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Catch a Wave: How Waves are Formed


Source Institutions

    4-H

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Catch a Wave: How Waves are Formed

In this three-part activity, learners explore how waves are formed and why some waves are bigger than others. First, learners observe waves of water in a pan generated by an electric fan. Learners predict how the waves will change at low, medium, and high settings and compare their predictions to their observations. Then, learners drop a toothpick in the pan and turn on the fan to simulate how water particles spin in the direction of the wind. In the final activity, learners create a beach model to study wave size and patterns. This detailed lesson plan includes reflection questions, extension/simplification suggestions, web resources, and a blackline master.

Quick Guide


Preparation Time:
Under 5 minutes

Learning Time:
45 to 60 minutes

Estimated Materials Cost:
$10 - $20 per group of students

Age Range:
Ages 8 - 11

Resource Types:
Activity, Lesson/Lesson Plan, Model, Simulation

Language:
English

Materials List (per group of students)


  • 1 shallow, rectangular tray or pan (2-3 inches deep and at least 14 inches long) – preferably a glass baking dish or another see- through container
  • 1 gallon jug of water
  • 1 electric desk fan (with low, medium and high settings)
  • 1 small bag of rocks or sand
  • Catch a Wave handout
  • Handful of toothpicks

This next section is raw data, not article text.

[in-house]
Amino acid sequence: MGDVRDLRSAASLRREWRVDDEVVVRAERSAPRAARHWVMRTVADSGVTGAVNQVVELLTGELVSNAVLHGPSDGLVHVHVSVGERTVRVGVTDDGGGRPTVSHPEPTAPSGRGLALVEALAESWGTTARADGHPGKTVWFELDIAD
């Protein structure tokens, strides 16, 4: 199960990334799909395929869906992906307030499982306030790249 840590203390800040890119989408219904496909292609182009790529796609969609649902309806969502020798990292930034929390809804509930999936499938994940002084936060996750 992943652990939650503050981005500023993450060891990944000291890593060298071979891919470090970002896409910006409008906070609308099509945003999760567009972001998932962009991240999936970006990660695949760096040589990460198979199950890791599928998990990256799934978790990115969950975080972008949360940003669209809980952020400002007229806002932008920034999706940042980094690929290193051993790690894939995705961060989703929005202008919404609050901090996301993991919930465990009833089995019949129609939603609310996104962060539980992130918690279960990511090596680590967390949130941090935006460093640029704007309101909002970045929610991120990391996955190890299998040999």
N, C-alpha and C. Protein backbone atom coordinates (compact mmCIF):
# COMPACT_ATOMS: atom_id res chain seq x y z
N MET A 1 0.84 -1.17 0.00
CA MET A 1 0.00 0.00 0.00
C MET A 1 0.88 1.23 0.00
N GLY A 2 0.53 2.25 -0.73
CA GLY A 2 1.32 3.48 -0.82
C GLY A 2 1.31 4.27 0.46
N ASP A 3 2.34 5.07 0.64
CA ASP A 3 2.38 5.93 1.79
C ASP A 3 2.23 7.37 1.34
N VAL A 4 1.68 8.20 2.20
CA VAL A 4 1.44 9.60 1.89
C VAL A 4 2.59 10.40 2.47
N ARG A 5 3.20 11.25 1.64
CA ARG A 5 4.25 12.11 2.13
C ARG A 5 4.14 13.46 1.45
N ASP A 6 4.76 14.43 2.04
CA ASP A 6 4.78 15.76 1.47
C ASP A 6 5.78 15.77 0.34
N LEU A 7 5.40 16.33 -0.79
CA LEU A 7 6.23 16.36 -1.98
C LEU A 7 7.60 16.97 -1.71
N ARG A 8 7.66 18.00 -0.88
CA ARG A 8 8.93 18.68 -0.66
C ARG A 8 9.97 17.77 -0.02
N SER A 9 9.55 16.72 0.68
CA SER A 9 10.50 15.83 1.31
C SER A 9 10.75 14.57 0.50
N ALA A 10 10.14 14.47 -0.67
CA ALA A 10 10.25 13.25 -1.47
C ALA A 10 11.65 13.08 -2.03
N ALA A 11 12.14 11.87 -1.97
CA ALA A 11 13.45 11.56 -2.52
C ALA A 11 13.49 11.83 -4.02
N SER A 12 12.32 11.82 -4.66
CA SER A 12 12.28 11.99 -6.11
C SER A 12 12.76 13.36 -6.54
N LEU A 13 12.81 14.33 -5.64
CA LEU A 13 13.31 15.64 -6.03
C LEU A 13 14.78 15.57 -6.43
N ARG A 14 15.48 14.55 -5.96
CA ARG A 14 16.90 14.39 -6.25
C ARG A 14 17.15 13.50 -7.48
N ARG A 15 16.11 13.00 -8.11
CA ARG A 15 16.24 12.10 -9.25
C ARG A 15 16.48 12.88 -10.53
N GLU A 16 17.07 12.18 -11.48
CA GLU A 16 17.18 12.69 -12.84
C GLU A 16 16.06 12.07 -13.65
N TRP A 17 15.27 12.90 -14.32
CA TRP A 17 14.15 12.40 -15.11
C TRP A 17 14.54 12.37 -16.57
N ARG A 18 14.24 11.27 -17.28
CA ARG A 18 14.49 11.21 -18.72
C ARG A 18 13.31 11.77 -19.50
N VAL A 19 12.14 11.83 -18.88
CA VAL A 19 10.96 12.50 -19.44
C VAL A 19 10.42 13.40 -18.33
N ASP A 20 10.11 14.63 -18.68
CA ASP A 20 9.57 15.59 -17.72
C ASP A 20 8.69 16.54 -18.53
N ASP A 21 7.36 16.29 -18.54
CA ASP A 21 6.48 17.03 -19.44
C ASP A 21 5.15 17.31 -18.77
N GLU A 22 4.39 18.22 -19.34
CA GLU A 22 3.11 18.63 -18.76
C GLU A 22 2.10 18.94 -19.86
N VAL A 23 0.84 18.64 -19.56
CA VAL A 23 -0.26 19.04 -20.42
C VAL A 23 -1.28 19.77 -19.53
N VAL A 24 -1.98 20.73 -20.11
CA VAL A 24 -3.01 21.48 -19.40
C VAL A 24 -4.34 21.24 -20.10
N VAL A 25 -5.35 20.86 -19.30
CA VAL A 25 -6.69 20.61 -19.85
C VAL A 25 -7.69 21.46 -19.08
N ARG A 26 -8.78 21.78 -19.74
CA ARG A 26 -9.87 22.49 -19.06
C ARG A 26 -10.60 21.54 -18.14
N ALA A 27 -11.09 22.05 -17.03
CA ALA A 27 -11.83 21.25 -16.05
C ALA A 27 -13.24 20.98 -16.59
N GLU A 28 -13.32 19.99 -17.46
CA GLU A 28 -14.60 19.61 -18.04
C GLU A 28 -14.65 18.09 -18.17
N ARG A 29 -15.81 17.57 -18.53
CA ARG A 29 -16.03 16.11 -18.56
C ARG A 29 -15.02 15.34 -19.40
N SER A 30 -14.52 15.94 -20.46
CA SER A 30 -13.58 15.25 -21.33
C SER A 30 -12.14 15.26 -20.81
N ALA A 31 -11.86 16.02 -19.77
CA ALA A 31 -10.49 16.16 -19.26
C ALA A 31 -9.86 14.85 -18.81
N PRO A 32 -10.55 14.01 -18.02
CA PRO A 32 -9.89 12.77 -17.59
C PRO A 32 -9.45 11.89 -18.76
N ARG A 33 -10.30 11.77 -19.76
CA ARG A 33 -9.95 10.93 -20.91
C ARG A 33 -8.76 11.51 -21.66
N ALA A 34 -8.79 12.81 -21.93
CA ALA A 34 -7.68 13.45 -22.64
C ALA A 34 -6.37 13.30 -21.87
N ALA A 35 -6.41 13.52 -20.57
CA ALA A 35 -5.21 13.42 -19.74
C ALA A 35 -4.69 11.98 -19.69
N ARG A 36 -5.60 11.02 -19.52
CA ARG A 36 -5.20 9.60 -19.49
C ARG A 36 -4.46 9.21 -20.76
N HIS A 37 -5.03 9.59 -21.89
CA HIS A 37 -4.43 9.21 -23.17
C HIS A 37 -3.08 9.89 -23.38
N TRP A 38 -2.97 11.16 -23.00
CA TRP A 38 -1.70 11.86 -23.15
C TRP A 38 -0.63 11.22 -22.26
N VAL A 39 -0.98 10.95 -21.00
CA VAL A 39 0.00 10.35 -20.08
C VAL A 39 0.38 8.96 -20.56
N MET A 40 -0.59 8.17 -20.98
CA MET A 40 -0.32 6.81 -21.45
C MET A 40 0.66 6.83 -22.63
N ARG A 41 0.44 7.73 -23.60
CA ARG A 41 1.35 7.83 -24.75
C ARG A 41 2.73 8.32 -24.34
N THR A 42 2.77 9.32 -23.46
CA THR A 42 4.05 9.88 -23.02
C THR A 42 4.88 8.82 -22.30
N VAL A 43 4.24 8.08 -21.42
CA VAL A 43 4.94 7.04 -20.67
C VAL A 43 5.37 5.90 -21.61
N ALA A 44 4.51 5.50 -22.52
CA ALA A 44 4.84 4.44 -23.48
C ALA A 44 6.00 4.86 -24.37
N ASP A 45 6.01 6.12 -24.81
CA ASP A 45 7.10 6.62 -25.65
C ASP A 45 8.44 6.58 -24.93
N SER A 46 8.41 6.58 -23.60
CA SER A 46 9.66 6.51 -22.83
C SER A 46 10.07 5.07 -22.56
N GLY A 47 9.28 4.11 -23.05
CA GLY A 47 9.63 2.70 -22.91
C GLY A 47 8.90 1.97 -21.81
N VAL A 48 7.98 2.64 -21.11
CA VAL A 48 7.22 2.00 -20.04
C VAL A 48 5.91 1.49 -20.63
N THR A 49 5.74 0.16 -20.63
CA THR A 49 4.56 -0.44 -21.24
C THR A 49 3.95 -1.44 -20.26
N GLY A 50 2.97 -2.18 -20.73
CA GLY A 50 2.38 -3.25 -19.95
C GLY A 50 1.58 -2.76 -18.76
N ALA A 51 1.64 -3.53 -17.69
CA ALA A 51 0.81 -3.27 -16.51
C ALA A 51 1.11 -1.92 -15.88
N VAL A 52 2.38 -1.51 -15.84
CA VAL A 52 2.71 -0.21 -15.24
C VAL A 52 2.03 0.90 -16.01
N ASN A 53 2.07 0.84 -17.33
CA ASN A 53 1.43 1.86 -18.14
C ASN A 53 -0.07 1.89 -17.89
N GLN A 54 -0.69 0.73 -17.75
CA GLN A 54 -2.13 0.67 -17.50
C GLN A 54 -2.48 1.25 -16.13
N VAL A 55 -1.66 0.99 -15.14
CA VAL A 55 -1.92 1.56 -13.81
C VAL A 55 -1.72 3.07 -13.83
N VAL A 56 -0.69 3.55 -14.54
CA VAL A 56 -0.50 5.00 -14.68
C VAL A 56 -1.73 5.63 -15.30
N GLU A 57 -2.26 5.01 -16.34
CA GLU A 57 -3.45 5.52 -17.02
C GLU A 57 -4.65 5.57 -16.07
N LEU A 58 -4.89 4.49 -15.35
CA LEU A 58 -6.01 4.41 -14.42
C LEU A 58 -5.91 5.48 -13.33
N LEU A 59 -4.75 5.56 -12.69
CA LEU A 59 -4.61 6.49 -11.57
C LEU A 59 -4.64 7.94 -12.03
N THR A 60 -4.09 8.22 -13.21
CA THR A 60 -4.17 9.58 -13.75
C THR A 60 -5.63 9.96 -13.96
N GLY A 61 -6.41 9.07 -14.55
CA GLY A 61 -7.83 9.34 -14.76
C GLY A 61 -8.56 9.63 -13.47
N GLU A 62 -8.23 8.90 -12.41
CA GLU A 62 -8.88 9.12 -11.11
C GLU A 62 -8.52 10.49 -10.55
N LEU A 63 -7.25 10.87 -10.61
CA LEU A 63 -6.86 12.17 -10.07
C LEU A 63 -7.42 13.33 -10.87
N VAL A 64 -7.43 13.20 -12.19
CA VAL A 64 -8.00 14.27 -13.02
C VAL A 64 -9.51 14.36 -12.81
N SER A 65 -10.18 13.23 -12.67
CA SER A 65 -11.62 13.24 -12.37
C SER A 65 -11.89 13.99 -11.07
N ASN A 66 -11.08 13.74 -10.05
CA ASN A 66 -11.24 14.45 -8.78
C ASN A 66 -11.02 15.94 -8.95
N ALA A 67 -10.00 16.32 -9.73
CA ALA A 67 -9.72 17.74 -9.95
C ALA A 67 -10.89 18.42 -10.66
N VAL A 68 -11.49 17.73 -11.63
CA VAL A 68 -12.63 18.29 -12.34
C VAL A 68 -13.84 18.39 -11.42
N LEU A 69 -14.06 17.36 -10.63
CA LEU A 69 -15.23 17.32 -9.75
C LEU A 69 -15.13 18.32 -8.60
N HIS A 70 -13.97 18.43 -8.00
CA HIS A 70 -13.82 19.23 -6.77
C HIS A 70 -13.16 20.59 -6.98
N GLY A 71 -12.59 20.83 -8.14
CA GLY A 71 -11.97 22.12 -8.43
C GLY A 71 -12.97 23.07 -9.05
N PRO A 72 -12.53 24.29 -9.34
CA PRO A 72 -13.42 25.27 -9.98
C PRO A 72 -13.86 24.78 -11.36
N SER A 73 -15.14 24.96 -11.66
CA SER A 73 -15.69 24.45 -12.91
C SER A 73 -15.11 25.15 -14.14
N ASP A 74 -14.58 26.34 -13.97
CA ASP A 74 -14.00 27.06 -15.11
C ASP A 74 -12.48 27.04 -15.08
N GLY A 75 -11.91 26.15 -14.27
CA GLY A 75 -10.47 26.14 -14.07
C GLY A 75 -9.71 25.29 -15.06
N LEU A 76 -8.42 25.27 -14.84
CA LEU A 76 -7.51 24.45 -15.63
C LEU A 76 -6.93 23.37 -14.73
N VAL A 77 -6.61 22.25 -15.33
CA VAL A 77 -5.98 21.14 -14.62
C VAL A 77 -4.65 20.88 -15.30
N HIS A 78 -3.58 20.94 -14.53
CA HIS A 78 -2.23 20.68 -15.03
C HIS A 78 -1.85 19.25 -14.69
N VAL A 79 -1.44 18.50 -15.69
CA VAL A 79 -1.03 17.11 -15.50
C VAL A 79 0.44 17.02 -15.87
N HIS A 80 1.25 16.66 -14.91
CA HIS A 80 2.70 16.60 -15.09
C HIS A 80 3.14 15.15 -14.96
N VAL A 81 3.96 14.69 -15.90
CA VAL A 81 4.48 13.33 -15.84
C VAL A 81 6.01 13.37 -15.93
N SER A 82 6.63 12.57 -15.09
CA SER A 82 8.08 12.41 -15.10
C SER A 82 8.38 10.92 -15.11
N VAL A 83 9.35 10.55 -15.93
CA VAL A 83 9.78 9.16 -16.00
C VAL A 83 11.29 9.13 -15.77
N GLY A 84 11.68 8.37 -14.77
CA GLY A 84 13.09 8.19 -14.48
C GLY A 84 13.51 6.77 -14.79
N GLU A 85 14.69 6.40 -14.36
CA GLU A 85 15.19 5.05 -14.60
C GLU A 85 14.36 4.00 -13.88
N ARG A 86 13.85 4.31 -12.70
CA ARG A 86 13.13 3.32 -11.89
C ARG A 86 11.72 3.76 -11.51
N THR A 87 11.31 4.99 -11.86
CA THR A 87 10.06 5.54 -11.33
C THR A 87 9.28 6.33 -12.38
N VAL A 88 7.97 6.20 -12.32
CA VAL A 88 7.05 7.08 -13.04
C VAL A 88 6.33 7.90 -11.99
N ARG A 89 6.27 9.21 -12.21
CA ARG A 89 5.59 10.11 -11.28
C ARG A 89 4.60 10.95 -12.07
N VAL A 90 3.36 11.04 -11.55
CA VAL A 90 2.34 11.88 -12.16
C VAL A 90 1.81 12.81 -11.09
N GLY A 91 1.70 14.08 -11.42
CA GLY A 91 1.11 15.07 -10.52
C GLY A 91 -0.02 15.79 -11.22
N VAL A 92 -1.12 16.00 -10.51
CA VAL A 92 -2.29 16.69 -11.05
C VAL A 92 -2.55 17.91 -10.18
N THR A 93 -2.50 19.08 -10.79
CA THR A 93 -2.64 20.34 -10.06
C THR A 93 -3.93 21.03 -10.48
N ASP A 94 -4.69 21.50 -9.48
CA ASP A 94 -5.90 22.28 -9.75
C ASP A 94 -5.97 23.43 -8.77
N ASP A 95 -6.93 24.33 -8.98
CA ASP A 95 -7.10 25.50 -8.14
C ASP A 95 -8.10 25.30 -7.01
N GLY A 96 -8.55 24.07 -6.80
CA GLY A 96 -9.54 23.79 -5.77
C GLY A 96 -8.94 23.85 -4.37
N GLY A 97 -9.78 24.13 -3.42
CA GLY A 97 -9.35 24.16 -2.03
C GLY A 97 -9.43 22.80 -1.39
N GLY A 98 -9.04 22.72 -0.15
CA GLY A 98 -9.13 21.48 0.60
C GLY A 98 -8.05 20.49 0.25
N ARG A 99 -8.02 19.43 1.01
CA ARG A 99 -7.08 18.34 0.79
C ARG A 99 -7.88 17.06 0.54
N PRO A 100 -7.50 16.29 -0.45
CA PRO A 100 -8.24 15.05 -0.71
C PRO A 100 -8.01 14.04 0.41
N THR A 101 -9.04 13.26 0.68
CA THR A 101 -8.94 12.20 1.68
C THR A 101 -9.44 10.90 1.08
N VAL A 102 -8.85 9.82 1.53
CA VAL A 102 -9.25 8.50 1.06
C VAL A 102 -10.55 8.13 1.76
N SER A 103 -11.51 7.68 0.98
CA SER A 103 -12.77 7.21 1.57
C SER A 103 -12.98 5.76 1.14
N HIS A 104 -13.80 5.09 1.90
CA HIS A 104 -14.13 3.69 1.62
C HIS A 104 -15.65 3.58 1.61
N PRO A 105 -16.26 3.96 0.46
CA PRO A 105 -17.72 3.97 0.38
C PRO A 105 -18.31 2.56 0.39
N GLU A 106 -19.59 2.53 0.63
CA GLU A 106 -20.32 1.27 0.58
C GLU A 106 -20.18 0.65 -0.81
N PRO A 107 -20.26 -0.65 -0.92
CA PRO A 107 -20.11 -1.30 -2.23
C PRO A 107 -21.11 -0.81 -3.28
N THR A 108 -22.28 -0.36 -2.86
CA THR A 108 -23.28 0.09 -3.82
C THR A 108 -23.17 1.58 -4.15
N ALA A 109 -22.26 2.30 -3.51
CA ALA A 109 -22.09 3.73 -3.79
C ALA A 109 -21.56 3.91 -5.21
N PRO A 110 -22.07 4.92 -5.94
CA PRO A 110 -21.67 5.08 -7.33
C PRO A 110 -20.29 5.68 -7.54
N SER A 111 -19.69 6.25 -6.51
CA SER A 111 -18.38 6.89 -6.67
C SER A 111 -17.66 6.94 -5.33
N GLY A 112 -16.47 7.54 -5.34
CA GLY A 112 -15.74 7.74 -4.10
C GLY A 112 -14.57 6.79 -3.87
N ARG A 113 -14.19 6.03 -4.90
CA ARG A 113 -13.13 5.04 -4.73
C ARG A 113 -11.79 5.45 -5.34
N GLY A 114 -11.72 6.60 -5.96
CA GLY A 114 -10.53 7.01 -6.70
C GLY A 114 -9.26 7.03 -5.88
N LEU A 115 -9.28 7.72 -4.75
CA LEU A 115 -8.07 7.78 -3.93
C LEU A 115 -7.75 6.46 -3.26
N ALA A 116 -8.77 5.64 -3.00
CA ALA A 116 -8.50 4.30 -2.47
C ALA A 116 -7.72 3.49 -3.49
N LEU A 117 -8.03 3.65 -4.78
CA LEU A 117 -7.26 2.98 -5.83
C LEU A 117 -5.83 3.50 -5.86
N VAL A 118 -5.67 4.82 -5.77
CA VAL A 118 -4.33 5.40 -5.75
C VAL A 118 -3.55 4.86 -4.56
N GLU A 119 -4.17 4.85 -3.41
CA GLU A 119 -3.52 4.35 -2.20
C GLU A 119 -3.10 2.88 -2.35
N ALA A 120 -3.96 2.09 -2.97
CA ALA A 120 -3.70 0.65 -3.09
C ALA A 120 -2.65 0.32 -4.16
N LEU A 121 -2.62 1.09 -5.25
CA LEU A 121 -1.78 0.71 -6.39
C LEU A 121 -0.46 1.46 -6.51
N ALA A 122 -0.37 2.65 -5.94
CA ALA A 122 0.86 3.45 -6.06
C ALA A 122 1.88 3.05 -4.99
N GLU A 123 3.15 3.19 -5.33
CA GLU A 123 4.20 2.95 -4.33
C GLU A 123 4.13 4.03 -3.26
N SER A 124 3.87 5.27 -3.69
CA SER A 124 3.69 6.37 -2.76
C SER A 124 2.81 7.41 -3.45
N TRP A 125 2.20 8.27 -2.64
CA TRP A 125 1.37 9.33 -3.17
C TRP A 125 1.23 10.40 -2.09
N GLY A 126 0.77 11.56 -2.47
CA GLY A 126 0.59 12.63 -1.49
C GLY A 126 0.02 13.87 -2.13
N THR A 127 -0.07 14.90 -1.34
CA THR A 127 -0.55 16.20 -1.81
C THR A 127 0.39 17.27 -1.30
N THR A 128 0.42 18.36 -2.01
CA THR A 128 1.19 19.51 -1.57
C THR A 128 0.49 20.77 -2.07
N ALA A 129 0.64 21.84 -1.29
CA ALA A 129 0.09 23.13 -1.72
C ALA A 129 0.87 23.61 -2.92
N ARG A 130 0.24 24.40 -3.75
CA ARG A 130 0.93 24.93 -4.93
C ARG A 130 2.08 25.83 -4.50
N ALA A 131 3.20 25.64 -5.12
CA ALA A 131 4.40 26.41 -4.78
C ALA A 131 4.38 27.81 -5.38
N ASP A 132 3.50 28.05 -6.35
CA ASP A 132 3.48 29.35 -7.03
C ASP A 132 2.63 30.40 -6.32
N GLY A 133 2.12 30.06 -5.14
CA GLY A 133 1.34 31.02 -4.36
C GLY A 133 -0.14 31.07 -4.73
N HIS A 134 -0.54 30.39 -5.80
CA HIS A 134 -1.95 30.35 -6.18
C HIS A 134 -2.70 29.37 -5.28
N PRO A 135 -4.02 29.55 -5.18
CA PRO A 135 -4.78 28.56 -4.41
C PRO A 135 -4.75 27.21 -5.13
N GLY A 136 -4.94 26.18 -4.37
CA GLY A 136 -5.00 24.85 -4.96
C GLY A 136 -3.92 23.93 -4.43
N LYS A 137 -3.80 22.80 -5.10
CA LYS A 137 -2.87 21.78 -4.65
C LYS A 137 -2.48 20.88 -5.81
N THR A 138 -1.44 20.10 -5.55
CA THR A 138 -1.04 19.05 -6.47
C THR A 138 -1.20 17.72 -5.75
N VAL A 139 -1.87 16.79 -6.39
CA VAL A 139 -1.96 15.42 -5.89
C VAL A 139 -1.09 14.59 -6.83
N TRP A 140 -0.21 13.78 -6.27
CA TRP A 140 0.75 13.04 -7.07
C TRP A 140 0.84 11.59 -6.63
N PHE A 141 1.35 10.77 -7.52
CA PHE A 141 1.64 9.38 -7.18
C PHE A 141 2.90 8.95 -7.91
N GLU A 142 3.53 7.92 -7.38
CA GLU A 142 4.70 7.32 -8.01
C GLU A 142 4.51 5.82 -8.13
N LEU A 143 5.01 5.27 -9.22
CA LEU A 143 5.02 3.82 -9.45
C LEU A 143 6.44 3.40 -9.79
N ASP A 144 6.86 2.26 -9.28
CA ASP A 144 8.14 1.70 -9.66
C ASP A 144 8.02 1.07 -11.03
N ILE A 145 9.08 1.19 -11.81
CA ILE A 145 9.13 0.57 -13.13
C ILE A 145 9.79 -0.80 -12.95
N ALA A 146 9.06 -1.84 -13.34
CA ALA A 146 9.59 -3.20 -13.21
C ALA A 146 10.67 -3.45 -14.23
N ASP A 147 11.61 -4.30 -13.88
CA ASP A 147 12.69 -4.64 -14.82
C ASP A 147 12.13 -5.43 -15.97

• Pens or pencils
  • Globe or world map
  • Blue food coloring (optional)
  • 5 large marbles (optional)
  • Some water sounds or surf rock music (optional)

Subjects


  • Earth and Space Science
    • Earth Processes
      • Weather and Climate
    • Earth Structure
      • Oceans and Water
      • Atmosphere
  • Mathematics
    • Data Analysis and Probability
      • Data Analysis
      • Data Collection
      • Data Representation
  • Physical Sciences
    • Energy
    • States of Matter
      • Liquids
    • Vibration and Waves
      • Wave Properties
      • Wave Motion
  • The Nature of Science
    • The Scientific Process
      • Conducting Investigations
      • Gathering Data
      • Formulating Explanations
      • Communicating Results

Informal Categories


  • Model Building
  • Nature and Environment

Audience


To use this activity, learners need to:

  • see
  • read
  • touch

Learning styles supported:

  • Involves teamwork and communication skills
  • Involves hands-on or lab activities

Other


Includes alignment to state and/or national standards

This resource is part of:

Access Rights:

  • Free access

By:

  • Daniels, Eve; Dunham, Trudy

Rights:

  • All Rights Reserved, Board of Regents of the University of Wisconsin System, ©2008

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